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Never Expected Cancer

Diagnosis

My GP started DRE’s and PSA’s when I turned 50. It was March 2017, 67 years old and in for my yearly physical. My PSA was 4.18 up from 3.1 the previous year. After a DRE, my Dr. said he felt nothing and my prostate was slightly enlarged as in previous years. He ordered another PSA to be done a month later. His staff called and said it was 3.3 and not to worry. I still wanted to talk to my Dr. After some discussion, he ordered a Trans Rectal Ultra Sound. The day after the test he called and said they found a small lesion and asked what urologist I wanted to see. I told him and he sent my records to him.

Testing for spread

I went to the urologist and he said the tumor was 5mm in diameter. After staring at his computer for a few minutes he said he wanted a contrast, no-contrast MRI. Returning to the urologist he stated the MRI showed tumor was 3cm not 5mm. He ordered a pelvic CT scan with contrast and a bone scan. Both found no cancer outside the prostate. Next was the biopsy. 5 out of 13 sticks had cancer which was 4+4, a Gleason 8.

Choosing treatment

There was no promises of nerve sparing surgery because of the aggressive type of cancer. I had my DaVinci prostatectomy on Sept. 19, 2017 when I was 68. The pathology test showed that the tumor was beginning to grow outside the prostate, but was only contained pre-cancerous cells. He also removed 3 lymph nodes, some fat, and other bits of tissue from around the area which were cancer free.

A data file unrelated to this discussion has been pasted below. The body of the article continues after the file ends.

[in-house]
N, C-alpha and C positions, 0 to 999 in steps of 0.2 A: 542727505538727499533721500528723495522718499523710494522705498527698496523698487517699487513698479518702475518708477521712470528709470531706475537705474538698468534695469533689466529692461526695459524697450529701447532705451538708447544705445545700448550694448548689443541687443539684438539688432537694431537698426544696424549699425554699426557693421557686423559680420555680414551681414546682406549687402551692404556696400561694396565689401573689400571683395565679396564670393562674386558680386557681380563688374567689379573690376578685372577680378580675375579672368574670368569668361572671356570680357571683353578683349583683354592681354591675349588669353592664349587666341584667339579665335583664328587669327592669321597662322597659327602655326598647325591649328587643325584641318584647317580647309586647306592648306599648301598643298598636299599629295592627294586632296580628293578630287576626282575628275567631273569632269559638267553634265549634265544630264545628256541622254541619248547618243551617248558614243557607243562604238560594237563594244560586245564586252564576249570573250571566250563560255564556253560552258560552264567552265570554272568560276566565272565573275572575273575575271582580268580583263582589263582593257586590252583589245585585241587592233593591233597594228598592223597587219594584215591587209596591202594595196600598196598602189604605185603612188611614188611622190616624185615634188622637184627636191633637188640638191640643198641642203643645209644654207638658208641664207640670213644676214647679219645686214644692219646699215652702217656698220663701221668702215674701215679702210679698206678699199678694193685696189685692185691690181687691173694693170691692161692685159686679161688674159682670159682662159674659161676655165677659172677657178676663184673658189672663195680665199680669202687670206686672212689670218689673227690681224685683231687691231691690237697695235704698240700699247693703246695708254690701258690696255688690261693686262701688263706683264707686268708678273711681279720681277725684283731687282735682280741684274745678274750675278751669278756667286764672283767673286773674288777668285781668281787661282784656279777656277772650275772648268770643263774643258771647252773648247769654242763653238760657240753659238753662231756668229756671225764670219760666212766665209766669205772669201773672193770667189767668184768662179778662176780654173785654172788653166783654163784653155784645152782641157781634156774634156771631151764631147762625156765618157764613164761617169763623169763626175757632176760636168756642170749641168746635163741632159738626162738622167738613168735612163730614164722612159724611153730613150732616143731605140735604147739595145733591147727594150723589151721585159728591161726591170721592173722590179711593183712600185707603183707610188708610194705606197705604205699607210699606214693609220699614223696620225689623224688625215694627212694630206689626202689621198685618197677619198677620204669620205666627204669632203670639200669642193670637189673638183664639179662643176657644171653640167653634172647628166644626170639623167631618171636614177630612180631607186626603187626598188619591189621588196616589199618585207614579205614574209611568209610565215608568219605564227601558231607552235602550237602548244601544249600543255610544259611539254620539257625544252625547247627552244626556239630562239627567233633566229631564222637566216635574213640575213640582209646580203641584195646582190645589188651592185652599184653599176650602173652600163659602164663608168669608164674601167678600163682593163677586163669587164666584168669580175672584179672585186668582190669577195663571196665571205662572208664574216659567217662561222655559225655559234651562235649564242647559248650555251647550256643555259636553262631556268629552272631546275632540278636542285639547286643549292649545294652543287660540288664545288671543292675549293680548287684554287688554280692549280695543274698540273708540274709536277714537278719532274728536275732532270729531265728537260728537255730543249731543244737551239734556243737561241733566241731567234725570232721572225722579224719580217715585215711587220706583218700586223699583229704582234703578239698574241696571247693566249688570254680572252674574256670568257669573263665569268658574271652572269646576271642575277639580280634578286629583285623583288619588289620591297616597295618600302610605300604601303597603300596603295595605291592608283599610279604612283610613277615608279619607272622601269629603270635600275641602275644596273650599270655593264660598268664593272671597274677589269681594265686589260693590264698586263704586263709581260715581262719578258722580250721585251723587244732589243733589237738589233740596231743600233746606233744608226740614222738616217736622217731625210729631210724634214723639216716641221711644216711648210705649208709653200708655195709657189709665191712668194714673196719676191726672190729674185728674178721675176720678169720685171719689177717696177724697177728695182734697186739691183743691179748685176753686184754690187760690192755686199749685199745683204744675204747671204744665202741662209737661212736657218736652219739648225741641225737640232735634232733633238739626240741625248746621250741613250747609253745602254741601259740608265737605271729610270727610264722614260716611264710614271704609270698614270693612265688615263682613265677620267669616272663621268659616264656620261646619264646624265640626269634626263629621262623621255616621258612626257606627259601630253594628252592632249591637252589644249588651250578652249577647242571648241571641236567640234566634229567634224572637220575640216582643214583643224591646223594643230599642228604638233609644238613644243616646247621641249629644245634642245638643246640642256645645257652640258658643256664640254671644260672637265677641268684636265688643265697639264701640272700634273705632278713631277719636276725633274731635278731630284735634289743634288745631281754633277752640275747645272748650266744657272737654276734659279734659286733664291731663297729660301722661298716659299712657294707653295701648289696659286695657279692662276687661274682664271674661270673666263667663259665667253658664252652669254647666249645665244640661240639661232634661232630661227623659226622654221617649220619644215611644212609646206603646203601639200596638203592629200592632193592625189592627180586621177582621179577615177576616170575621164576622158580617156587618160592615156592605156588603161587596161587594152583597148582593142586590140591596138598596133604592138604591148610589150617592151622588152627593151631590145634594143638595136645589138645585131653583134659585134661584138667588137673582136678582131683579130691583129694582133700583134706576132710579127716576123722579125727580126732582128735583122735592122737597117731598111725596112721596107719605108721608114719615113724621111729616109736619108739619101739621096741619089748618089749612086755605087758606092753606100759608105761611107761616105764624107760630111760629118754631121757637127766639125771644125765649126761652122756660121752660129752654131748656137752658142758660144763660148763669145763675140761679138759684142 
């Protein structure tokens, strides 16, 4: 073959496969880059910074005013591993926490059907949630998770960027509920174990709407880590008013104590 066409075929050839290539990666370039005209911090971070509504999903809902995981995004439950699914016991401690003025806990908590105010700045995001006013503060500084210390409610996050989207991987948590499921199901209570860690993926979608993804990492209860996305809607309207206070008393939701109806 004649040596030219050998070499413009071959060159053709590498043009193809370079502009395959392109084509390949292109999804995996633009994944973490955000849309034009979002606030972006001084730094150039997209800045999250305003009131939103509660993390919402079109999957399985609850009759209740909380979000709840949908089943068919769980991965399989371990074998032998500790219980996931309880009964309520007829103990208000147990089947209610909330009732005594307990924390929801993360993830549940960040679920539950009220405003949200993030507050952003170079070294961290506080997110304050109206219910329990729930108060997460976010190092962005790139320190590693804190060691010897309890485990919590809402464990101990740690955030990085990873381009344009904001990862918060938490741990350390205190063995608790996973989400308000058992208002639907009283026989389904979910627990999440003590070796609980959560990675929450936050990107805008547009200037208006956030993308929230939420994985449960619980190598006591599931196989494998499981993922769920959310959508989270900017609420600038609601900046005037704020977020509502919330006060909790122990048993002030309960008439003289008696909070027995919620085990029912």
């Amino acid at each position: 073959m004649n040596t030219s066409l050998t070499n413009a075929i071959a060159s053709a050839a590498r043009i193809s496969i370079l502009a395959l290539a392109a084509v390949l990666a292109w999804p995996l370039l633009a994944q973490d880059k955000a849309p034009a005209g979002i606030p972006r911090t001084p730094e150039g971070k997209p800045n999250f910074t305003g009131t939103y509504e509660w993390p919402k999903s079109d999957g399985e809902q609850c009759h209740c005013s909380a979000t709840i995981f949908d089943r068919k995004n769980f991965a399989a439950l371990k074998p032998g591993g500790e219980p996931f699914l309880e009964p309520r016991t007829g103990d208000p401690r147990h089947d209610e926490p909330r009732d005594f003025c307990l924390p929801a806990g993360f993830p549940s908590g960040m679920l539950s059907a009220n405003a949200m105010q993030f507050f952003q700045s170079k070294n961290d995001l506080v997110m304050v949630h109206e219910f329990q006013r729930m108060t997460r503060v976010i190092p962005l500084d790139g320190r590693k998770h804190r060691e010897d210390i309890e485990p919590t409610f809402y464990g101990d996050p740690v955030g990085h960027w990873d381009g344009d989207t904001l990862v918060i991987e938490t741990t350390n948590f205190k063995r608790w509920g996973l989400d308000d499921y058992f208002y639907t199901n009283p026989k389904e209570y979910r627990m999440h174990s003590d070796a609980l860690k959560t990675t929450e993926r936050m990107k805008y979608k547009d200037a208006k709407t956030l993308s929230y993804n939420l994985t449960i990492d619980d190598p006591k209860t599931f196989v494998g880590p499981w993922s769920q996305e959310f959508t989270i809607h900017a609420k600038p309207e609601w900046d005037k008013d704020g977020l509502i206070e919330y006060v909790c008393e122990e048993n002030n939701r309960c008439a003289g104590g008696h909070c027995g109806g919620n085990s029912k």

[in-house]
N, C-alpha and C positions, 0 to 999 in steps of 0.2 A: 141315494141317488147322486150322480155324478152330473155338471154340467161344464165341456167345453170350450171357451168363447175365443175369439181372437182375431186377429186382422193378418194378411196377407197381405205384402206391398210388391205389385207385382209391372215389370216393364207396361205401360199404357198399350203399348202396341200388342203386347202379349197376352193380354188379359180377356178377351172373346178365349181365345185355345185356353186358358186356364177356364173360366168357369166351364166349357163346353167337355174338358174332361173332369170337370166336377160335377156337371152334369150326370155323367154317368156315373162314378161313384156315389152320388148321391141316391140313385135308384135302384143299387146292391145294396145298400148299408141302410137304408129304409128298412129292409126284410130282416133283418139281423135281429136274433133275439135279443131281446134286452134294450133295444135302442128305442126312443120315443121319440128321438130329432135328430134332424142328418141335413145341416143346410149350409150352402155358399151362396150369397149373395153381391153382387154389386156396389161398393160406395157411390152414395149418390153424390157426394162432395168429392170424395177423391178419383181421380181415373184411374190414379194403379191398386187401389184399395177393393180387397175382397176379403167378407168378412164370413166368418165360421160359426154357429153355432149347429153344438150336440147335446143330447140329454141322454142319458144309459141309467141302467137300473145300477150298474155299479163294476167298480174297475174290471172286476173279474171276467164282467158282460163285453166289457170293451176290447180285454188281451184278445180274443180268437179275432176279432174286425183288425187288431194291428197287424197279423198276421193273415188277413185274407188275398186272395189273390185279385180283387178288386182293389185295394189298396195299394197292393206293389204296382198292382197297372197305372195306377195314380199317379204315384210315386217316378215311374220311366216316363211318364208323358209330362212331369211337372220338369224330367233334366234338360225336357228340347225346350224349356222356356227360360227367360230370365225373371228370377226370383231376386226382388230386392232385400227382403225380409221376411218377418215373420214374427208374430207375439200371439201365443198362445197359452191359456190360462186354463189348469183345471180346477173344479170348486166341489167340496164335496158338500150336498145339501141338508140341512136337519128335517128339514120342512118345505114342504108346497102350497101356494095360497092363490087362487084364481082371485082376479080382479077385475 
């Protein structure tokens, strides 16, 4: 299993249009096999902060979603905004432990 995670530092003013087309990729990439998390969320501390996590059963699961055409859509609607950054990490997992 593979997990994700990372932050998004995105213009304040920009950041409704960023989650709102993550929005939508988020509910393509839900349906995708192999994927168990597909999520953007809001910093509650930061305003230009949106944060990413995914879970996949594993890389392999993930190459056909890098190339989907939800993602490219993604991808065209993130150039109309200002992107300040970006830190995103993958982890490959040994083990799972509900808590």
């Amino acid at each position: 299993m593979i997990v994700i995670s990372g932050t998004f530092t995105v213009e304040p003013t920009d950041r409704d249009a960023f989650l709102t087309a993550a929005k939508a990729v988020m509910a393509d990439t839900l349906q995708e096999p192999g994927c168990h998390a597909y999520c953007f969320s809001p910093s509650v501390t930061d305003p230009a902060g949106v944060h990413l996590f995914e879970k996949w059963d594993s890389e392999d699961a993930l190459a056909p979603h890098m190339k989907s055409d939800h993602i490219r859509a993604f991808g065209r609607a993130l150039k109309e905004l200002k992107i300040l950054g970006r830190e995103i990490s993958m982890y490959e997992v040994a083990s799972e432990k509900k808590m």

My only complaint: ED

I have had 6 PSA tests that were less than 0.01 inconclusive. I feel very fortunate. My bladder is under control, though I still have a sex drive, there is nothing happening. That is my only complaint.

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Comments

  • Will Jones moderator
    4 months ago

    Thanks for your story @bajk49. We share many similarities in our journeys. It’s 10 months since my surgery, which I had when I was 69. My PSA scores indicate no cancer. I don’t have full bladder control, but getting there. My ED is showing signs of improvement. I’ve accepted the whole range of outcomes possible. I just have to remain patient and do what I can to help myself. Will Jones Moderator

  • Richard Faust moderator
    4 months ago

    Hi bajk49. Thanks for sharing your story and glad things are going well. Hopefully your story will serve as an example of perseverance and self-advocacy. Staying on top of things when you know things aren’t quite right is so important.

    Concerning the ED, unfortunately, it is all too common. The good news, however, is that often things get better and there are things you can do to help. You may be familiar with much of this information, but this article from physical therapy specialist in this area looks at various treatment options: https://prostatecancer.net/living/erectile-dysfunction-now-what/. Best to you. Richard (ProstateCancer.net Team)

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